My thanks to Rufus S. Lynch of The Strong Families Commission for educating me on the urgent need for father involvement.
Children in the United States are routinely sacrificed on the pyre of their parents’ faith by pandering politicians without a moral compass. Children don’t vote but insular religious communities often vote as a bloc mandated by the male officials at the top, and that fact is not lost on power-hungry politicians like those in Utah who let the Fundamentalist Church of Jesus Christ of Latter-day Saints (FLDS) patriarchs marry off girls and abandon boys so that the men will have a better place in heaven. The same relationship between elected officials and the ultra-Orthodox Jewish communities exists: there are known risks to children but these politicians look the other way as they are feted by the rabbis and a community that keeps children at risk. Read more
Dyslexia is frequently called a hidden disability. Although many, including me, would challenge using the word “disability,” the word “hidden” rings true.
Dyslexia can be invisible to someone who does not know what symptoms to look for. So as parents, we often trust medical or educational personnel to catch dyslexia symptoms and educate us on what needs to be done to help our children. This can be a big mistake.
As a parent of a dyslexic child, I have learned what works and what doesn’t work, and have condensed my experiences into these eight guidelines. Read more
In January 2015, I moved to a small town in rural Denmark with my husband and two young sons. Only two weeks before, we’d moved from Somerville, Massachusetts, out of the only home our kids had ever known. Our life there had been relatively happy and satisfying: We lived within reasonable walking distance of a subway stop, a lovely Indian takeout place, a decent Mexican restaurant, a lovely bakery, the Tufts University campus, six parks, two groceries, and a beautiful walking path along the Alewife and Mystic Rivers. We had nice groups of friends from various stages of our adult lives scattered around the area, and we had a small, modest apartment with wonderful upstairs neighbors and a vegetable garden in the back yard. The Boston area had been good to us and I wasn’t exactly itching to leave. Read more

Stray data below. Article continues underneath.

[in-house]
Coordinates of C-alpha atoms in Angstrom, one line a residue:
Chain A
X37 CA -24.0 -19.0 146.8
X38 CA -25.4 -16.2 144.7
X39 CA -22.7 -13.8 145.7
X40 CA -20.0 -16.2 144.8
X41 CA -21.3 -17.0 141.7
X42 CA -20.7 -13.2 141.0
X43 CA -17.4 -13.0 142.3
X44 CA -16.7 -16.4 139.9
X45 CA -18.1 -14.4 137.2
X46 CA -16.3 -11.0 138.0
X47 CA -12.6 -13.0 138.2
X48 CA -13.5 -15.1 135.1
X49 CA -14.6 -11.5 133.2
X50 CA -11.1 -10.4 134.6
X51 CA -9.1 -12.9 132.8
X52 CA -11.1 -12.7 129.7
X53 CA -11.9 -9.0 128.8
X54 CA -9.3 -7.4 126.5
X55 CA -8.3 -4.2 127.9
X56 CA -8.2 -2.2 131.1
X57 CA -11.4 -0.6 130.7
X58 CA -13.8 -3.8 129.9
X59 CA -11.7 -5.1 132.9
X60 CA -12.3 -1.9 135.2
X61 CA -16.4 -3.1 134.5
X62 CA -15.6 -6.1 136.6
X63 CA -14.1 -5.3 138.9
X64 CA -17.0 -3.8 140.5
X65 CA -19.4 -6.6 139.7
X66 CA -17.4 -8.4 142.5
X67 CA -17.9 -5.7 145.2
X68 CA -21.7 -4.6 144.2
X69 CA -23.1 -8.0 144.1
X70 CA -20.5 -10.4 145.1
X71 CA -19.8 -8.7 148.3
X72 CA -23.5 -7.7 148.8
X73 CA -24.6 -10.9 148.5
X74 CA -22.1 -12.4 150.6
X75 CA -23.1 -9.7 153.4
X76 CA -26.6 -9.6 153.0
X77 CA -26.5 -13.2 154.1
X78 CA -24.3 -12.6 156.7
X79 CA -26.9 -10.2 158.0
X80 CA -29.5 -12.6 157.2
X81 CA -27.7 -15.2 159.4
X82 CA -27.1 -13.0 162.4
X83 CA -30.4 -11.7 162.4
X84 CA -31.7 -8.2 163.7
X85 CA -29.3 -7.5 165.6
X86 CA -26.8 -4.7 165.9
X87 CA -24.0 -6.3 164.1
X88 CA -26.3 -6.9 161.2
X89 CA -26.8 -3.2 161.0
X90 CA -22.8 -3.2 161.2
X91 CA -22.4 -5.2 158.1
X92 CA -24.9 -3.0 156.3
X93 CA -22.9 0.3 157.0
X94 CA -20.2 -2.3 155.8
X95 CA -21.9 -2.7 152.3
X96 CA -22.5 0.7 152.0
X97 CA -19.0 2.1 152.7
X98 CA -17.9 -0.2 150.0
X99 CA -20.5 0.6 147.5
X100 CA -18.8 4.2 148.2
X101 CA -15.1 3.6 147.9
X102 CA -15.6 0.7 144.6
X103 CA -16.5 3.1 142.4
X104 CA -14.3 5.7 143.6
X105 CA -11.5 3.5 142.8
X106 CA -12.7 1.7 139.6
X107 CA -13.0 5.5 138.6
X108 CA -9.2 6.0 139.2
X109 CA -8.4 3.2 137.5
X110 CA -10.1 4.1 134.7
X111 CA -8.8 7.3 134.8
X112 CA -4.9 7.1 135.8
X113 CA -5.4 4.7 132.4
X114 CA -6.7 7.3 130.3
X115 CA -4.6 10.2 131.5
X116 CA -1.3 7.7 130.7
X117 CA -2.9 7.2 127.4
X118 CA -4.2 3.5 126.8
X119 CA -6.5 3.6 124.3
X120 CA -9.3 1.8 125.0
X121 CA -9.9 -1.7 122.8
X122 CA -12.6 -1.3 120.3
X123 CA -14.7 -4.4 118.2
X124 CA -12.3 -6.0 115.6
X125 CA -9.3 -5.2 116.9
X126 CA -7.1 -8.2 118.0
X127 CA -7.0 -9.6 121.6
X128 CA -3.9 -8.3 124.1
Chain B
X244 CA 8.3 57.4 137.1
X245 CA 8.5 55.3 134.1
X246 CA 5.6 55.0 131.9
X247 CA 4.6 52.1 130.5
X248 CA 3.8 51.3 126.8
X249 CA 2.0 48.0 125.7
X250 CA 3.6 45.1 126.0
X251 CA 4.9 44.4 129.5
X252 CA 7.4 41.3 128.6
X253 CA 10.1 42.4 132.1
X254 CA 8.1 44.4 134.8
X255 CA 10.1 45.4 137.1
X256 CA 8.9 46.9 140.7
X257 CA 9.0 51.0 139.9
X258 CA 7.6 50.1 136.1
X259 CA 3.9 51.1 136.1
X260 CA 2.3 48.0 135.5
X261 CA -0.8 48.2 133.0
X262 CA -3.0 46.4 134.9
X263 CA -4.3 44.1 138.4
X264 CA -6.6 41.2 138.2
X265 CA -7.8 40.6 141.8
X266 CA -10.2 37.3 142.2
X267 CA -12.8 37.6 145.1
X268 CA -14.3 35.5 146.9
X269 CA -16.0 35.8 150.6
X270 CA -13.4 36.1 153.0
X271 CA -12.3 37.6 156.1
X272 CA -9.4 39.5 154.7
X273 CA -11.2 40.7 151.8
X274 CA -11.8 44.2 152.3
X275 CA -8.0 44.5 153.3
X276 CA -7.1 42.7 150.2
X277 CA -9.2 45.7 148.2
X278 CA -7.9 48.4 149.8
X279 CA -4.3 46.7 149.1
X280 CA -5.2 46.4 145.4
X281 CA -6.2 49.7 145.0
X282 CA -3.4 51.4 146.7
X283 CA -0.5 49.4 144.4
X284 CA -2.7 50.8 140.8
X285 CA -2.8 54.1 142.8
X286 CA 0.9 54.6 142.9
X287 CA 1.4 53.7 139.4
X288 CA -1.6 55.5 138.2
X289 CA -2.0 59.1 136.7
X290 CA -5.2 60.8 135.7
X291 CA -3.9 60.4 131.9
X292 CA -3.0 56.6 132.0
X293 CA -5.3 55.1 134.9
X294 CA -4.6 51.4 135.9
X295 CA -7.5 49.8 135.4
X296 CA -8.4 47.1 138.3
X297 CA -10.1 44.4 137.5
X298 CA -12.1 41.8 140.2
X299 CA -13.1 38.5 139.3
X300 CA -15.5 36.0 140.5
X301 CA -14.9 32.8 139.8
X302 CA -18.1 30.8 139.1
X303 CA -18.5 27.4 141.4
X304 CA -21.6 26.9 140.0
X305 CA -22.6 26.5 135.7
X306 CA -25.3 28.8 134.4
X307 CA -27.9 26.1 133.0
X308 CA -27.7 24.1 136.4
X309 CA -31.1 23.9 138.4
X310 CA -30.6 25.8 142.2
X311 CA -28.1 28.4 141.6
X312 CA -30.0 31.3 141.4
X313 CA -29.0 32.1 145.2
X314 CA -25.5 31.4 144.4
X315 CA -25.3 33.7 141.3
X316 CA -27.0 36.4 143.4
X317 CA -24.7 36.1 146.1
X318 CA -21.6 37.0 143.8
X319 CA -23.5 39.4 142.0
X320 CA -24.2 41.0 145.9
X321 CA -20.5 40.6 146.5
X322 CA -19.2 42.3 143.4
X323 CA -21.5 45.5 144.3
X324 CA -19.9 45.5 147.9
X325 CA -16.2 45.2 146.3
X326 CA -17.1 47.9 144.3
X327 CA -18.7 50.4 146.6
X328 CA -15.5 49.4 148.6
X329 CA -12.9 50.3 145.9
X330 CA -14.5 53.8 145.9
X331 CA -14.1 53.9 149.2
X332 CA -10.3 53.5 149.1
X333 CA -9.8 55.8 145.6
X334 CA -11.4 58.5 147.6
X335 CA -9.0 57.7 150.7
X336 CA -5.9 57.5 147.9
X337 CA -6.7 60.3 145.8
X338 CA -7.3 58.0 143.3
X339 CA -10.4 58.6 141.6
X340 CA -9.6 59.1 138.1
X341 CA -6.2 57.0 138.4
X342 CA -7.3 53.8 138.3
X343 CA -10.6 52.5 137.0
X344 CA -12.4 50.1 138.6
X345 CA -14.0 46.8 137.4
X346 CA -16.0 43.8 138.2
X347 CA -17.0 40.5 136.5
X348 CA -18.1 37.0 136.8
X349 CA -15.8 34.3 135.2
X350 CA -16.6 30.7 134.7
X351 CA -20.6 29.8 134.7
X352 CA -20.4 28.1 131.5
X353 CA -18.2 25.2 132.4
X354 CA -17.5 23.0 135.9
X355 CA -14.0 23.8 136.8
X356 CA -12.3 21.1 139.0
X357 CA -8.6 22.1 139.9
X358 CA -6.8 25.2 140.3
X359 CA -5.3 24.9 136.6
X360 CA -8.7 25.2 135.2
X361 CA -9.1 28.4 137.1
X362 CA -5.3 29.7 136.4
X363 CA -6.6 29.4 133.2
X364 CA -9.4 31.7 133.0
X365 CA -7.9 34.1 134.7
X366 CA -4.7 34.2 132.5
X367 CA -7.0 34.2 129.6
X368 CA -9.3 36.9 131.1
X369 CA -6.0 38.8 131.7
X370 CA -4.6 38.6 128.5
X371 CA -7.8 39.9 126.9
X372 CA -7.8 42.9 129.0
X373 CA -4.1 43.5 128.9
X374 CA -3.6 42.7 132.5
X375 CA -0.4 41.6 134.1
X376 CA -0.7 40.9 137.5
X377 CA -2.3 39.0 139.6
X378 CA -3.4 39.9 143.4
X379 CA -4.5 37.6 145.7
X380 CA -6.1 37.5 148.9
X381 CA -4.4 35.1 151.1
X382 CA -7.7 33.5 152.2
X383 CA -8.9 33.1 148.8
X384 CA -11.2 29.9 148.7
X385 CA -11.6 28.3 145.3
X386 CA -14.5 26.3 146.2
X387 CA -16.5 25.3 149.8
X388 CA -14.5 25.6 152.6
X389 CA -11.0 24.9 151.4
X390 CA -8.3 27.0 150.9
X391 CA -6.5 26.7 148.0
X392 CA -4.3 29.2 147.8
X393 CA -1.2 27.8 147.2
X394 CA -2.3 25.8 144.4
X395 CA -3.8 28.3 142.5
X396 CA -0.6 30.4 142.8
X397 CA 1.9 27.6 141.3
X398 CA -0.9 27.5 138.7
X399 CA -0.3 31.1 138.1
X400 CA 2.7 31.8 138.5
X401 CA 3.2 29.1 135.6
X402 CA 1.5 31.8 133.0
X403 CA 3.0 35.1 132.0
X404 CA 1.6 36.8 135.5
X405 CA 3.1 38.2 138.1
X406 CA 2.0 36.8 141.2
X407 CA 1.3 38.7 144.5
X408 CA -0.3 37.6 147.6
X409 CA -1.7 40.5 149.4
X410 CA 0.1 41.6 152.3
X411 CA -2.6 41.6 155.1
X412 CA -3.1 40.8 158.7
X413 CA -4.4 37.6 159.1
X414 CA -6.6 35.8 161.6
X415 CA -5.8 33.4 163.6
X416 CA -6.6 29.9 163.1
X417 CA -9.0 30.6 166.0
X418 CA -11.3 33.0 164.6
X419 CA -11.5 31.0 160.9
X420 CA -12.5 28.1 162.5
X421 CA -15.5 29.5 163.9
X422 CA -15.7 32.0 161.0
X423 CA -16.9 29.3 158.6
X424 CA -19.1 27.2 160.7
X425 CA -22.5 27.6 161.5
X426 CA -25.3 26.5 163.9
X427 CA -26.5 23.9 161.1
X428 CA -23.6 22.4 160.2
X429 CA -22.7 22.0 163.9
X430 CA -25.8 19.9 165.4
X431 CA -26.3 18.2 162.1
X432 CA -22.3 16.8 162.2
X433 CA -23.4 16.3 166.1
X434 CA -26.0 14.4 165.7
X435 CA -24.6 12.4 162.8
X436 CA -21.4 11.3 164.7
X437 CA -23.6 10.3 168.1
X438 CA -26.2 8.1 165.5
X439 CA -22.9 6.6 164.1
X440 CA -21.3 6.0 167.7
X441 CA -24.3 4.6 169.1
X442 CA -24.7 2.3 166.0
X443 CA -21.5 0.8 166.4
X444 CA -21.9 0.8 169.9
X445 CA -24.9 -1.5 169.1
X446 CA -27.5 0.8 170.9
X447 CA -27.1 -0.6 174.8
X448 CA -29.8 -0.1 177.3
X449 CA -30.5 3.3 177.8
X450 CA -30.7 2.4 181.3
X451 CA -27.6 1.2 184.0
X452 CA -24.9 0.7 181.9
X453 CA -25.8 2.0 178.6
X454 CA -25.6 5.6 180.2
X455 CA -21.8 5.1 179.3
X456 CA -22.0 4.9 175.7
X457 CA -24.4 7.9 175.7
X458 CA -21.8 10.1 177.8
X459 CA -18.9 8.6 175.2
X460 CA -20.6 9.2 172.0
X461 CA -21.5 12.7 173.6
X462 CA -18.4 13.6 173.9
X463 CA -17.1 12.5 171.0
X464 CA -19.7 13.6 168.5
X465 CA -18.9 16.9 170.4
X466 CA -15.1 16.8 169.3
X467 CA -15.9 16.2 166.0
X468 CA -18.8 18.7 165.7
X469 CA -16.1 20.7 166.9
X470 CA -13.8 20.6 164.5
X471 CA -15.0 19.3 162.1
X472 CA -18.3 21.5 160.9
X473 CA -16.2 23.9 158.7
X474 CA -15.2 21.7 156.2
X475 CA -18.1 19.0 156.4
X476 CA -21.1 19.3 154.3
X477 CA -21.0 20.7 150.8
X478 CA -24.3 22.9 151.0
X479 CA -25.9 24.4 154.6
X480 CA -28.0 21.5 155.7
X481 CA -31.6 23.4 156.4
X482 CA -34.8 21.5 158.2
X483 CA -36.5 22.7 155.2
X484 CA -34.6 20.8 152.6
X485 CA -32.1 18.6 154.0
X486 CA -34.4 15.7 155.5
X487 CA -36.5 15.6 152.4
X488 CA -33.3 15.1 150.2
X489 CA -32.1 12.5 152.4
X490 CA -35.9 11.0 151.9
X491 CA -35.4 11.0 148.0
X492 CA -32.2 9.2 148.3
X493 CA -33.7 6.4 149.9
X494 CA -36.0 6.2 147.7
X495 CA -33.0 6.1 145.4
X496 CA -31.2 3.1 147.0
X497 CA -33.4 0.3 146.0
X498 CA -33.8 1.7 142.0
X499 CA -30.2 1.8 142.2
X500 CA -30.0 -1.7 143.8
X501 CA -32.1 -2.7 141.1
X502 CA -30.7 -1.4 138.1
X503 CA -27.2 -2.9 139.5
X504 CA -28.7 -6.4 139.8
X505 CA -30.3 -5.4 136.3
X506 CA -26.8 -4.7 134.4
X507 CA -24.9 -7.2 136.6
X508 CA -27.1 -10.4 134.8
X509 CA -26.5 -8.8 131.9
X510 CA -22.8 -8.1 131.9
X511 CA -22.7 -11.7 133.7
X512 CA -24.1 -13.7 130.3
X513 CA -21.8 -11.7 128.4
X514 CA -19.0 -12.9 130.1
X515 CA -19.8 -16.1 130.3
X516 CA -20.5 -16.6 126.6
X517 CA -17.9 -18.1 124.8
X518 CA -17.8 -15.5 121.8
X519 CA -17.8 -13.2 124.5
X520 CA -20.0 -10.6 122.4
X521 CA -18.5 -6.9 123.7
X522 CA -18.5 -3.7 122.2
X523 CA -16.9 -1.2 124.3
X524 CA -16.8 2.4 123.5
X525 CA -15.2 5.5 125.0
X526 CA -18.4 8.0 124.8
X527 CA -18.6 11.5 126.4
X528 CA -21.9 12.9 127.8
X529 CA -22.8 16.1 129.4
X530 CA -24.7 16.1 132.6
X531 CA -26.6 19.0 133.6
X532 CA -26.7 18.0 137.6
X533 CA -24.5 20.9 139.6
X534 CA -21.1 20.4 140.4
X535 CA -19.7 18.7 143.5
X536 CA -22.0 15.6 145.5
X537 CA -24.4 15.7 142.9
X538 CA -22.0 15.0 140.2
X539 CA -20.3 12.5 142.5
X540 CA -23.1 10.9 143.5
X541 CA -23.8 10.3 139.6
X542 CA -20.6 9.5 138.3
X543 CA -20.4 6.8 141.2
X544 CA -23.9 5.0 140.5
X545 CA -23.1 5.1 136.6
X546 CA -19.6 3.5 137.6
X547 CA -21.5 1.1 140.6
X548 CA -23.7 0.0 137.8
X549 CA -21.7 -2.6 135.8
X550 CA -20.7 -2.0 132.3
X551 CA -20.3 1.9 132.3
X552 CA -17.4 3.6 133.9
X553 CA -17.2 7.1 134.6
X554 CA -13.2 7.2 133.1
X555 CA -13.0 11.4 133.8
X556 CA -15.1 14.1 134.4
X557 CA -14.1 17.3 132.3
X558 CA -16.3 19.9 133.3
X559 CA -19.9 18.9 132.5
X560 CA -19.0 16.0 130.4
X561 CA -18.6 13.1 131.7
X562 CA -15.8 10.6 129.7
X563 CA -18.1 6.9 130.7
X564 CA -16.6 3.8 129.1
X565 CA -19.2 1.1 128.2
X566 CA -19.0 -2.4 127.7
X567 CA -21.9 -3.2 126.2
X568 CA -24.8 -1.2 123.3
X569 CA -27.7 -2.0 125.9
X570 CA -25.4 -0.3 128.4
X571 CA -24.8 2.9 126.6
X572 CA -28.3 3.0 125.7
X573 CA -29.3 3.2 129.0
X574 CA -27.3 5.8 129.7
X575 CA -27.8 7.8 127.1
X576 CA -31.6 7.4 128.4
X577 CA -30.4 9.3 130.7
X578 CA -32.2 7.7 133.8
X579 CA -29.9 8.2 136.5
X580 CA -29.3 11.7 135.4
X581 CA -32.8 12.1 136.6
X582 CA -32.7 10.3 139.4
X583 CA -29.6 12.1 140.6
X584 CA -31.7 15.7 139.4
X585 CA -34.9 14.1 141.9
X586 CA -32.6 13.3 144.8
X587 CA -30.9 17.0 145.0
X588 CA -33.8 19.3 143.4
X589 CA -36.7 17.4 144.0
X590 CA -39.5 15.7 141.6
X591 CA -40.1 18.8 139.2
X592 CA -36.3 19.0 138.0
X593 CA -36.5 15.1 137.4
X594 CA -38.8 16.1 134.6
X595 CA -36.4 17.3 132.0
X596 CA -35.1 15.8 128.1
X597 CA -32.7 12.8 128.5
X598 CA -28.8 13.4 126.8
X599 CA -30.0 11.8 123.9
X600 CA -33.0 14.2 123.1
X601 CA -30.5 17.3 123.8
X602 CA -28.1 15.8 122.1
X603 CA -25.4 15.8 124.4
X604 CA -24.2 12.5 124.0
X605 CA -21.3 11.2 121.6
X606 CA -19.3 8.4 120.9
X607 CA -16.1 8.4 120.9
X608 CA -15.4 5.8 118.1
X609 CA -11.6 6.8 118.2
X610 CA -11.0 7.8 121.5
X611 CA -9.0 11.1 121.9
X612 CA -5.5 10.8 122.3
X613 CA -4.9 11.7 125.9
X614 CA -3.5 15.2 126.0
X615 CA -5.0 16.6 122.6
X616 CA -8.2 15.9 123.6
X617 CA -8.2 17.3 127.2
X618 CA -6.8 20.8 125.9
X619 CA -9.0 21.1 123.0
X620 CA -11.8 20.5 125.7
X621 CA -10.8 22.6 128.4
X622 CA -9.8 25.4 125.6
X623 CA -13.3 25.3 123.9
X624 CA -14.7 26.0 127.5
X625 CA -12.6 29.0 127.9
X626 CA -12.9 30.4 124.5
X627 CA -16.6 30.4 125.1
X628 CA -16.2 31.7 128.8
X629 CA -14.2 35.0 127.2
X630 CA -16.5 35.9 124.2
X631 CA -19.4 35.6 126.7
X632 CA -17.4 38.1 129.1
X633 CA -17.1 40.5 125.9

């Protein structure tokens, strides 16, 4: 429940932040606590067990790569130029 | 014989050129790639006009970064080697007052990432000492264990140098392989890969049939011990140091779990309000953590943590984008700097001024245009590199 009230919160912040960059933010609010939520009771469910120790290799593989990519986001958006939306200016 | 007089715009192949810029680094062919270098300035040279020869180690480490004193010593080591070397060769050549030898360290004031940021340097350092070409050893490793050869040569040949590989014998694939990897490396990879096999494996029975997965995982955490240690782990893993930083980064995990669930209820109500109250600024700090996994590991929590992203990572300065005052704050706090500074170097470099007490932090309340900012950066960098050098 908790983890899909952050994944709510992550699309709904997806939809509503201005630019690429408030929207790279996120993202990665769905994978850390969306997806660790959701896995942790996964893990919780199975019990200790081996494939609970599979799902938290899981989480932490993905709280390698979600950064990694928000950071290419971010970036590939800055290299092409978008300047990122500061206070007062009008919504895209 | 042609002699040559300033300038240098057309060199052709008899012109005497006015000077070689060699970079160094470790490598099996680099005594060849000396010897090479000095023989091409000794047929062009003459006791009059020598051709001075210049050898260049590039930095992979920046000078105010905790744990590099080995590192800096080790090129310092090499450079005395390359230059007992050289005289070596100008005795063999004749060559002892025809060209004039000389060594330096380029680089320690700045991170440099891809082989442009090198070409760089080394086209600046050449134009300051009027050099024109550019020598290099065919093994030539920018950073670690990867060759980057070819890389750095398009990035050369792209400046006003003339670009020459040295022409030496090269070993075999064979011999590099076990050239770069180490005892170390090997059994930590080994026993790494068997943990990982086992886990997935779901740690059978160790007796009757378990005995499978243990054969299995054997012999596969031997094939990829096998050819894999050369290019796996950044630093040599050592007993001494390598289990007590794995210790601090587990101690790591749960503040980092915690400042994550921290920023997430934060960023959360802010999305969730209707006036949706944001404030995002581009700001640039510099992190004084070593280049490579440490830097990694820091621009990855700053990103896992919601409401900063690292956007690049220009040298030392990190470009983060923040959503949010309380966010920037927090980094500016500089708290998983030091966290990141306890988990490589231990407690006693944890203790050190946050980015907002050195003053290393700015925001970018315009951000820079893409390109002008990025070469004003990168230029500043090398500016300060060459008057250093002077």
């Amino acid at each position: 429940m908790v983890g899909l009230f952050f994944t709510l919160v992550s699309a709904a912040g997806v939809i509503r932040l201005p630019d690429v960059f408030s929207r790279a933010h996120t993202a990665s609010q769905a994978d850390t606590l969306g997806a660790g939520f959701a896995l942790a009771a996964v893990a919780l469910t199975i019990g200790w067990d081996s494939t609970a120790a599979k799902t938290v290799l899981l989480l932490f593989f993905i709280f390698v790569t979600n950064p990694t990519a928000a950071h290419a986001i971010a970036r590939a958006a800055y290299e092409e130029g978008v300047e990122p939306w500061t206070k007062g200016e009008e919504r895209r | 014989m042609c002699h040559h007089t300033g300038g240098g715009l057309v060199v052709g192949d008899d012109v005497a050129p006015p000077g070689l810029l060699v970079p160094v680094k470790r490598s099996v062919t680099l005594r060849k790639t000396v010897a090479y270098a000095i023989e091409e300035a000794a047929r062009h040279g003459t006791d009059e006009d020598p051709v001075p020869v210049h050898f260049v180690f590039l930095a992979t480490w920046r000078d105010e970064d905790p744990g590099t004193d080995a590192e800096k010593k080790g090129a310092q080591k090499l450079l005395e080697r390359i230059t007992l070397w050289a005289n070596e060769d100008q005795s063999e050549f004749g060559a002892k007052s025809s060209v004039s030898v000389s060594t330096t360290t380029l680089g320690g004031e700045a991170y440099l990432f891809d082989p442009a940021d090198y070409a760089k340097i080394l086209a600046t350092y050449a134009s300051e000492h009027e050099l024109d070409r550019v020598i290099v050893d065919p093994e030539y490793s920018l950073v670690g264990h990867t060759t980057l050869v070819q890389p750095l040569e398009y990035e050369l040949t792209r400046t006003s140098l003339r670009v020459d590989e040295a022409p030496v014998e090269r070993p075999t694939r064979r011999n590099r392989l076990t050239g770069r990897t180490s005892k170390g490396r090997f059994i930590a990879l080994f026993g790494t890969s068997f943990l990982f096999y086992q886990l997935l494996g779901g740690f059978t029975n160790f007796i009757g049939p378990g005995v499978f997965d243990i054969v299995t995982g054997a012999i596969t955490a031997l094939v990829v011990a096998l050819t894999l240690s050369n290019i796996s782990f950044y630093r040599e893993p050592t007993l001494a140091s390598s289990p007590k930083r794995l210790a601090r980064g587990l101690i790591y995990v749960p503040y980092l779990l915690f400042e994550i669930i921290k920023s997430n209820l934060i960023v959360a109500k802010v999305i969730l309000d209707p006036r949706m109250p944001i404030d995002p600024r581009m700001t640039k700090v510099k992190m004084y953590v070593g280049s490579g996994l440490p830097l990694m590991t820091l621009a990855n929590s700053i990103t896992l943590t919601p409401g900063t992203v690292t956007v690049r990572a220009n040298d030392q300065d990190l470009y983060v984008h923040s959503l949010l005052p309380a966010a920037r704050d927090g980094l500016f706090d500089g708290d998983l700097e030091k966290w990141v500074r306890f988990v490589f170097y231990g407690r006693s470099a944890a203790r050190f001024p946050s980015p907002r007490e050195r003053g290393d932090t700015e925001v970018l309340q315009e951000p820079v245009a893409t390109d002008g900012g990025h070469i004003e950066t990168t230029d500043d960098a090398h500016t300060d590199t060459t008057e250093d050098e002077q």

Can self-interest align with group interests to create a better world for kids? This was one of the larger questions that guided a recent discussion, Kids and Politics in the Year of Disruption, held at the University of Pennsylvania Law School on February 1.
Co-sponsored by Child’s World America and the Field Center for Children’s Policy, Practice, and Research, the event brought together local Philadelphia researchers, educators, health professionals, and community members interested in promoting children’s well-being under the Trump administration. Read more
Recently, I was waiting in line at a highway rest stop and struck up a conversation with the woman in front of me. Her story stayed with me. She had an autistic son whose condition had been diagnosed even before he was a year old. Over a decade later, her son had received appropriate intervention steadily throughout his childhood. Now, at the crux of adolescence, he was thriving at a school specialized to meet his needs.
Her story stayed with me because of how early her son’s problem was identified—a testament to having parents who did not have their head in the sand when trouble was on the horizon. Their acceptance that their son was different meant that intervention was timely. Read more
The wild ride of this year’s presidential election has left many looking for landmarks that will guide their choice for the next president. One place to figure out who stands for what lies in the 2016 Republican and Democratic Platforms. So I decided to explore how each party deals with children.
It would not have been irrational to assume that this would be the year when the epidemic of child sex abuse might find its way onto a platform. After all, Spotlight won the Oscar Award for Best Picture. Read more